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Open AccessArticle

Oral Gavage Delivery of Stable Isotope Tracer for In Vivo Metabolomics

1
Department of Physiology, University of Kentucky College of Medicine, Lexington, KY 40536, USA
2
Sanders-Brown Center on Aging, University of Kentucky College of Medicine, Lexington, KY 40536, USA
3
Department of Molecular and Cellular Biochemistry, University of Kentucky College of Medicine, Lexington, KY 40536, USA
4
Department of Neuroscience, University of Kentucky College of Medicine, Lexington, KY 40536, USA
5
Markey Cancer Center, University of Kentucky College of Medicine, Lexington, KY 40536, USA
*
Authors to whom correspondence should be addressed.
Metabolites 2020, 10(12), 501; https://doi.org/10.3390/metabo10120501
Received: 6 October 2020 / Revised: 3 December 2020 / Accepted: 5 December 2020 / Published: 8 December 2020
(This article belongs to the Special Issue Stable Isotope Guided Metabolomics)
Stable isotope-resolved metabolomics (SIRM) is a powerful tool for understanding disease. Advances in SIRM techniques have improved isotopic delivery and expanded the workflow from exclusively in vitro applications to in vivo methodologies to study systemic metabolism. Here, we report a simple, minimally-invasive and cost-effective method of tracer delivery to study SIRM in vivo in laboratory mice. Following a brief fasting period, we orally administered a solution of [U-13C] glucose through a blunt gavage needle without anesthesia, at a physiological dose commonly used for glucose tolerance tests (2 g/kg bodyweight). We defined isotopic enrichment in plasma and tissue at 15, 30, 120, and 240 min post-gavage. 13C-labeled glucose peaked in plasma around 15 min post-gavage, followed by period of metabolic decay and clearance until 4 h. We demonstrate robust enrichment of a variety of central carbon metabolites in the plasma, brain and liver of C57/BL6 mice, including amino acids, neurotransmitters, and glycolytic and tricarboxylic acid (TCA) cycle intermediates. We then applied this method to study in vivo metabolism in two distinct mouse models of diseases known to involve dysregulation of glucose metabolism: Alzheimer’s disease and type II diabetes. By delivering [U-13C] glucose via oral gavage to the 5XFAD Alzheimer’s disease model and the Lepob/ob type II diabetes model, we were able to resolve significant differences in multiple central carbon pathways in both model systems, thus providing evidence of the utility of this method to study diseases with metabolic components. Together, these data clearly demonstrate the efficacy and efficiency of an oral gavage delivery method, and present a clear time course for 13C enrichment in plasma, liver and brain of mice following oral gavage of [U-13C] glucose—data we hope will aid other researchers in their own 13C-glucose metabolomics study design. View Full-Text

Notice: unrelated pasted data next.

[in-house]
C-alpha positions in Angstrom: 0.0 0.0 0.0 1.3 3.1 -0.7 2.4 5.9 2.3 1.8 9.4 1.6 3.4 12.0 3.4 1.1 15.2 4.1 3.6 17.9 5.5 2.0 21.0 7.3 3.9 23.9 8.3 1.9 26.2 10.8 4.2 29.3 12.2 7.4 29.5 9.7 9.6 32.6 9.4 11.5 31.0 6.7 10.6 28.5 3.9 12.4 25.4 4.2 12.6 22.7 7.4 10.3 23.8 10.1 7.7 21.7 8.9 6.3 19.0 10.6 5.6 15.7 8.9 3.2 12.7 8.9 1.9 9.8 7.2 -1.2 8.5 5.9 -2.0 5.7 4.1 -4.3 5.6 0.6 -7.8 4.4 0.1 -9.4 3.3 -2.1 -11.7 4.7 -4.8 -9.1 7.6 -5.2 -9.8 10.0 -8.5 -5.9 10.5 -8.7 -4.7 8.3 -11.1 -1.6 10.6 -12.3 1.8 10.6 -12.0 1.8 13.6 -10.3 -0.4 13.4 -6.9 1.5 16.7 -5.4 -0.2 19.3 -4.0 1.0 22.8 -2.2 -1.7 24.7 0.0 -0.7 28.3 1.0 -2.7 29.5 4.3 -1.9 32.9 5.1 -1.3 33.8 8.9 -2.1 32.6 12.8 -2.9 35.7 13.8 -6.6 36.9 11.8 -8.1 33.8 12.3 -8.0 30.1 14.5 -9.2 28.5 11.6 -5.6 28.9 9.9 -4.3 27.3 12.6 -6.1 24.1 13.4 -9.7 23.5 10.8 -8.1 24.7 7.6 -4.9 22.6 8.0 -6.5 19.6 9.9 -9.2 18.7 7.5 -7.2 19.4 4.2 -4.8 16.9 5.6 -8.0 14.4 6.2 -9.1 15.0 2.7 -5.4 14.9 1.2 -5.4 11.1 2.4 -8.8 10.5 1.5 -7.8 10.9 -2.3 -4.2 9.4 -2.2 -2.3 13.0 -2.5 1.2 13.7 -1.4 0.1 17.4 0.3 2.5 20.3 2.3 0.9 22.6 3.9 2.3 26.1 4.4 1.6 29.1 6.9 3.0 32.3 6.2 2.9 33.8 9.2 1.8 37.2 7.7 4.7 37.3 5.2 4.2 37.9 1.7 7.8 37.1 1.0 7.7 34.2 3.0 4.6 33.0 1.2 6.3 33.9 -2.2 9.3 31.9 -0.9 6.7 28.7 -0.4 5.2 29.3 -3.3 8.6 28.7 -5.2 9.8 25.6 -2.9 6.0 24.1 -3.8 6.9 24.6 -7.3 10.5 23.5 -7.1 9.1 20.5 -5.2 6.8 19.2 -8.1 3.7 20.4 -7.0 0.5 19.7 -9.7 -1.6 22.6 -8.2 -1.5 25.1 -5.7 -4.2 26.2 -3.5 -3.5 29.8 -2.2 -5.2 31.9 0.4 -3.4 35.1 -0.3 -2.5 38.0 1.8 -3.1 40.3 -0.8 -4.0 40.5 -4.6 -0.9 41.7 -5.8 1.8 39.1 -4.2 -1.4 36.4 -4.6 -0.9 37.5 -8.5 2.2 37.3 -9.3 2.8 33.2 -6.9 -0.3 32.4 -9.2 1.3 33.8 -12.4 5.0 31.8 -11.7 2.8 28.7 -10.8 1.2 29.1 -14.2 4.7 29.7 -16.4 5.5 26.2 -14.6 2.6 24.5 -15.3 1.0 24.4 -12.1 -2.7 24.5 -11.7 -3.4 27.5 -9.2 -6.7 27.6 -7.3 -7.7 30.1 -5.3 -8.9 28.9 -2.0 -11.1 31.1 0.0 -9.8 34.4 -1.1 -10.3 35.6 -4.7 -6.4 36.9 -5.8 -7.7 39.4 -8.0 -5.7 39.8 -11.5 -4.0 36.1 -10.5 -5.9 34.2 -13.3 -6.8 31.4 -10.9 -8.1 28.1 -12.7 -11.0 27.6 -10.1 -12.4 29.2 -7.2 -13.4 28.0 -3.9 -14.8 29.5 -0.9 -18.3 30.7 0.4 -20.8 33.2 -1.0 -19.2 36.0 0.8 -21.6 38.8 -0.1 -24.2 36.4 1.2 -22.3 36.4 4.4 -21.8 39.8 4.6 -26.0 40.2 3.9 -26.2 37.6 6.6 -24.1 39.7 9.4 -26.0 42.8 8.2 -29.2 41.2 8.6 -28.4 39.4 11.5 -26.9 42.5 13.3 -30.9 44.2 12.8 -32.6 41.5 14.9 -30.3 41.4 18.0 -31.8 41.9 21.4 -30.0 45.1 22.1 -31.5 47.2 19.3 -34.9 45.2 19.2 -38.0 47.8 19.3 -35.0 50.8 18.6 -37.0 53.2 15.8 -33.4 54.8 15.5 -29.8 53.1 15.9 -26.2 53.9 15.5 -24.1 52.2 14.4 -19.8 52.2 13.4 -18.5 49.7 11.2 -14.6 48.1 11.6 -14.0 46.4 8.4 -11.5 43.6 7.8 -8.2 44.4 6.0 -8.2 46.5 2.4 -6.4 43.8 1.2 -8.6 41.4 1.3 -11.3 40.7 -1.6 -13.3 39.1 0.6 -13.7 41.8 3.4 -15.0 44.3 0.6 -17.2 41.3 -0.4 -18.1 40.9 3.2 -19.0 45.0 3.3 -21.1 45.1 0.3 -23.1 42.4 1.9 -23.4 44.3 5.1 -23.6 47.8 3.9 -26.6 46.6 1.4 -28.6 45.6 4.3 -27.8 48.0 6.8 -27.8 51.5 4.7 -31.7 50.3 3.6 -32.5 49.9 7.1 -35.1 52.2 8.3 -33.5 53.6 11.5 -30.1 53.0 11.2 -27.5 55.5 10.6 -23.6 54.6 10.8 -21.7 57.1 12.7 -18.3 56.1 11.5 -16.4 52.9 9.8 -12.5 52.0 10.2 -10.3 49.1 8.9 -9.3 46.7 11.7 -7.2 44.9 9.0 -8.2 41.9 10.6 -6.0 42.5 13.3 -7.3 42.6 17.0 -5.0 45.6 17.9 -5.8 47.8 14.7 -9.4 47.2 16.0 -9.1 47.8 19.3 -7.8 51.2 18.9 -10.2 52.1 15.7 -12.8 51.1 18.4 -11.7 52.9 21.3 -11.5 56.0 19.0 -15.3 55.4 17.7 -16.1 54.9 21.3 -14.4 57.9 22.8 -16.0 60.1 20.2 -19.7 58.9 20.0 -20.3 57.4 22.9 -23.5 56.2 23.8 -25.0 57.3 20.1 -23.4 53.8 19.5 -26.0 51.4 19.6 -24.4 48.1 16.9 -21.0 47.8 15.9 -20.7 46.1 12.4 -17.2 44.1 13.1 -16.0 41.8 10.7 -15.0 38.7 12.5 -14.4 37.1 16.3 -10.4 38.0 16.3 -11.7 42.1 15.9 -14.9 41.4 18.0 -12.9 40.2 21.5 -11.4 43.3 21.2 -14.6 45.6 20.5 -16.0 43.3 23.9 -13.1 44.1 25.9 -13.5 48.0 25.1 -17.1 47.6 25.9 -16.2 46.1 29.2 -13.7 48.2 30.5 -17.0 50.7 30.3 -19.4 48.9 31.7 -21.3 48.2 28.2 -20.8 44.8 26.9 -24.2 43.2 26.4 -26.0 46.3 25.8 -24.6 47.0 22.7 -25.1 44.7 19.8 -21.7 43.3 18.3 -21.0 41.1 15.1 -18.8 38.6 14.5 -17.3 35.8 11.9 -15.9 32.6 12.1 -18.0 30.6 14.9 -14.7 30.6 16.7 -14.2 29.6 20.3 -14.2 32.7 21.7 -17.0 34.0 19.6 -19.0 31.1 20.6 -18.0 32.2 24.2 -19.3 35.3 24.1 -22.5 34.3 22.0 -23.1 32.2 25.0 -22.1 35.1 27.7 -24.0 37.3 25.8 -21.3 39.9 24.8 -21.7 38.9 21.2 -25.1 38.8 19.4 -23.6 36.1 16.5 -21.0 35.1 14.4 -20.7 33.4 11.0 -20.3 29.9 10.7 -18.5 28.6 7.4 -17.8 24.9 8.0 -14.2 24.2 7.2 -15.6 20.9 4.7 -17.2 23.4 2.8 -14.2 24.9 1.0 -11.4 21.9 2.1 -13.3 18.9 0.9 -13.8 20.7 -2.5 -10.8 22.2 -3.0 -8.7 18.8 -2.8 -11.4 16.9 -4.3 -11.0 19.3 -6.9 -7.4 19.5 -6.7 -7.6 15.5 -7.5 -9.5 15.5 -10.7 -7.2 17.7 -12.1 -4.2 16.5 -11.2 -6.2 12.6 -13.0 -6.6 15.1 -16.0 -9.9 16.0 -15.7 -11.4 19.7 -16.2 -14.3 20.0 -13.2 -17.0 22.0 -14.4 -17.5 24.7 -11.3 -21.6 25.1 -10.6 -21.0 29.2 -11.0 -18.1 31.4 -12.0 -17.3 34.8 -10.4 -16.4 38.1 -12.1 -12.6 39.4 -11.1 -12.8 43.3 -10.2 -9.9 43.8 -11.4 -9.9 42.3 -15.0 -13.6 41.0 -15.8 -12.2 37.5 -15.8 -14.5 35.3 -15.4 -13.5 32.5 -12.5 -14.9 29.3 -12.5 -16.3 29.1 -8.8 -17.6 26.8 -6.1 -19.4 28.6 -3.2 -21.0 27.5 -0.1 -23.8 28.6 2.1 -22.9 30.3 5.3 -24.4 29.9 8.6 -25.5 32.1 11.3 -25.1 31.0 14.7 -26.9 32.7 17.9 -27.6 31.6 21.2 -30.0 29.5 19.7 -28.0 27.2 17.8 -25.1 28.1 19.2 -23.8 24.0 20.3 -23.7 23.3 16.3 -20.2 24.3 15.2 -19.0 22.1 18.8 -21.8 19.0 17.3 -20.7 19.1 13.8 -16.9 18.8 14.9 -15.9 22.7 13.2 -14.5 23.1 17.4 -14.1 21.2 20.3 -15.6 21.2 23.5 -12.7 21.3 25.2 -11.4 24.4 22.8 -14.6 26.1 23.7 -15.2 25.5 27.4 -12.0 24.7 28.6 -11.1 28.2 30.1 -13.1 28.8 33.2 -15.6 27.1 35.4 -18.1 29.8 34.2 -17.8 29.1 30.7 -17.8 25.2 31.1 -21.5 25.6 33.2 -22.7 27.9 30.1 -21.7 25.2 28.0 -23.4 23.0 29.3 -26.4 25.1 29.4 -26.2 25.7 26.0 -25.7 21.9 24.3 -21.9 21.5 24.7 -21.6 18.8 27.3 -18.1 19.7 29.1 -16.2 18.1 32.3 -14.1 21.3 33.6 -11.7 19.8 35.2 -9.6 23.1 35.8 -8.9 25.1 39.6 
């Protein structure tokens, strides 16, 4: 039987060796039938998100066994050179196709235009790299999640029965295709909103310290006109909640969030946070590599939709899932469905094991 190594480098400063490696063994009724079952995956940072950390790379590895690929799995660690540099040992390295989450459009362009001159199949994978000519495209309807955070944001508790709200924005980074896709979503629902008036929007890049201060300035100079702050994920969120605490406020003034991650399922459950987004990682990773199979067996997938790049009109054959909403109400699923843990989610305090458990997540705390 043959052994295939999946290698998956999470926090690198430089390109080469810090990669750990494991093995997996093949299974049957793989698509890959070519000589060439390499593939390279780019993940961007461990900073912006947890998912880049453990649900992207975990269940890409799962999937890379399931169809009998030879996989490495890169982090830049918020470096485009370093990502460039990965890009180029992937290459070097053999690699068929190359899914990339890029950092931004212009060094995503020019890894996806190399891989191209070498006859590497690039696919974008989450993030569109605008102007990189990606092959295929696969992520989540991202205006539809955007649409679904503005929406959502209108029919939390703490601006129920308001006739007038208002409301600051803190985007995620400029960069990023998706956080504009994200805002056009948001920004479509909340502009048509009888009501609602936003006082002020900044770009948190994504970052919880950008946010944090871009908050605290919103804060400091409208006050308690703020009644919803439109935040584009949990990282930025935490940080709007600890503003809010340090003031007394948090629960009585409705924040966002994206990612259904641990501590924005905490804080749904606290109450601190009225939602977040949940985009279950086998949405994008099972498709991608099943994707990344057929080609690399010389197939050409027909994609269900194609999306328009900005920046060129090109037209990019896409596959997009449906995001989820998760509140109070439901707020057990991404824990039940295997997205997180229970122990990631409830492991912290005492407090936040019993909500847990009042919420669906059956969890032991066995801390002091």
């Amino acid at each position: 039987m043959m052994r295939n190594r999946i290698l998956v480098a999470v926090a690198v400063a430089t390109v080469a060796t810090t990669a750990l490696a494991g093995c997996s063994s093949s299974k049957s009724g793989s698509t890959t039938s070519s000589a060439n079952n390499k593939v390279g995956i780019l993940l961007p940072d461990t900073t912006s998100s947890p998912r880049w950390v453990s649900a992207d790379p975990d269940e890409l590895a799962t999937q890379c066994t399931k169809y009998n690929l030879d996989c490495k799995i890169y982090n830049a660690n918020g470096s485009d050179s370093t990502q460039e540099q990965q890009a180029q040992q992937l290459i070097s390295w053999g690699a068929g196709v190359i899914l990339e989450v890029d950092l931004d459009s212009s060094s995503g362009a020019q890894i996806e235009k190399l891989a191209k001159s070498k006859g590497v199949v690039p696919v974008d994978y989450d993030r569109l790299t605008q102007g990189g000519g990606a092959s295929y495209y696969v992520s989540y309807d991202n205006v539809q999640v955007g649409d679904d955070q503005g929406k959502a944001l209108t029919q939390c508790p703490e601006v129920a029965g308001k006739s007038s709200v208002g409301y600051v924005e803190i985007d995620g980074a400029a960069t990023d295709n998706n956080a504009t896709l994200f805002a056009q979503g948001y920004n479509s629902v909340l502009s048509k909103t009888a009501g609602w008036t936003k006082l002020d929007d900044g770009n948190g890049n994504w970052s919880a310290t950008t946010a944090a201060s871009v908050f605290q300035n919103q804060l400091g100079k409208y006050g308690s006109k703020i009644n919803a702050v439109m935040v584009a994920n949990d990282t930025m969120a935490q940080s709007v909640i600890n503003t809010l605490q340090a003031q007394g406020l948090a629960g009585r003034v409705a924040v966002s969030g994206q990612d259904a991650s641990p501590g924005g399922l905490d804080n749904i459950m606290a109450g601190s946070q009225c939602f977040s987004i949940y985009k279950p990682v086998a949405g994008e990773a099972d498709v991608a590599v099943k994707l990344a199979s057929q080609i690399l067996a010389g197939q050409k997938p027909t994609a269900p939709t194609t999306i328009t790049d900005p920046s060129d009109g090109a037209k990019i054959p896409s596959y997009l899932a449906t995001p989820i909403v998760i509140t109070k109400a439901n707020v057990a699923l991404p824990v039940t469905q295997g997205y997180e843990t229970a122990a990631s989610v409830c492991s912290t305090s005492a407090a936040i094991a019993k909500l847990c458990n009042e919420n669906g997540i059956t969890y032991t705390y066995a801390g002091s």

Keywords: metabolomics; stable isotope; 13C-glucose; gavage; SIRM; Alzheimer’s disease; diabetes; brain metabolism metabolomics; stable isotope; 13C-glucose; gavage; SIRM; Alzheimer’s disease; diabetes; brain metabolism
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MDPI and ACS Style

Williams, H.C.; Piron, M.A.; Nation, G.K.; Walsh, A.E.; Young, L.E.A.; Sun, R.C.; Johnson, L.A. Oral Gavage Delivery of Stable Isotope Tracer for In Vivo Metabolomics. Metabolites 2020, 10, 501. https://doi.org/10.3390/metabo10120501

AMA Style

Williams HC, Piron MA, Nation GK, Walsh AE, Young LEA, Sun RC, Johnson LA. Oral Gavage Delivery of Stable Isotope Tracer for In Vivo Metabolomics. Metabolites. 2020; 10(12):501. https://doi.org/10.3390/metabo10120501

Chicago/Turabian Style

Williams, Holden C.; Piron, Margaret A.; Nation, Grant K.; Walsh, Adeline E.; Young, Lyndsay E.A.; Sun, Ramon C.; Johnson, Lance A. 2020. "Oral Gavage Delivery of Stable Isotope Tracer for In Vivo Metabolomics" Metabolites 10, no. 12: 501. https://doi.org/10.3390/metabo10120501

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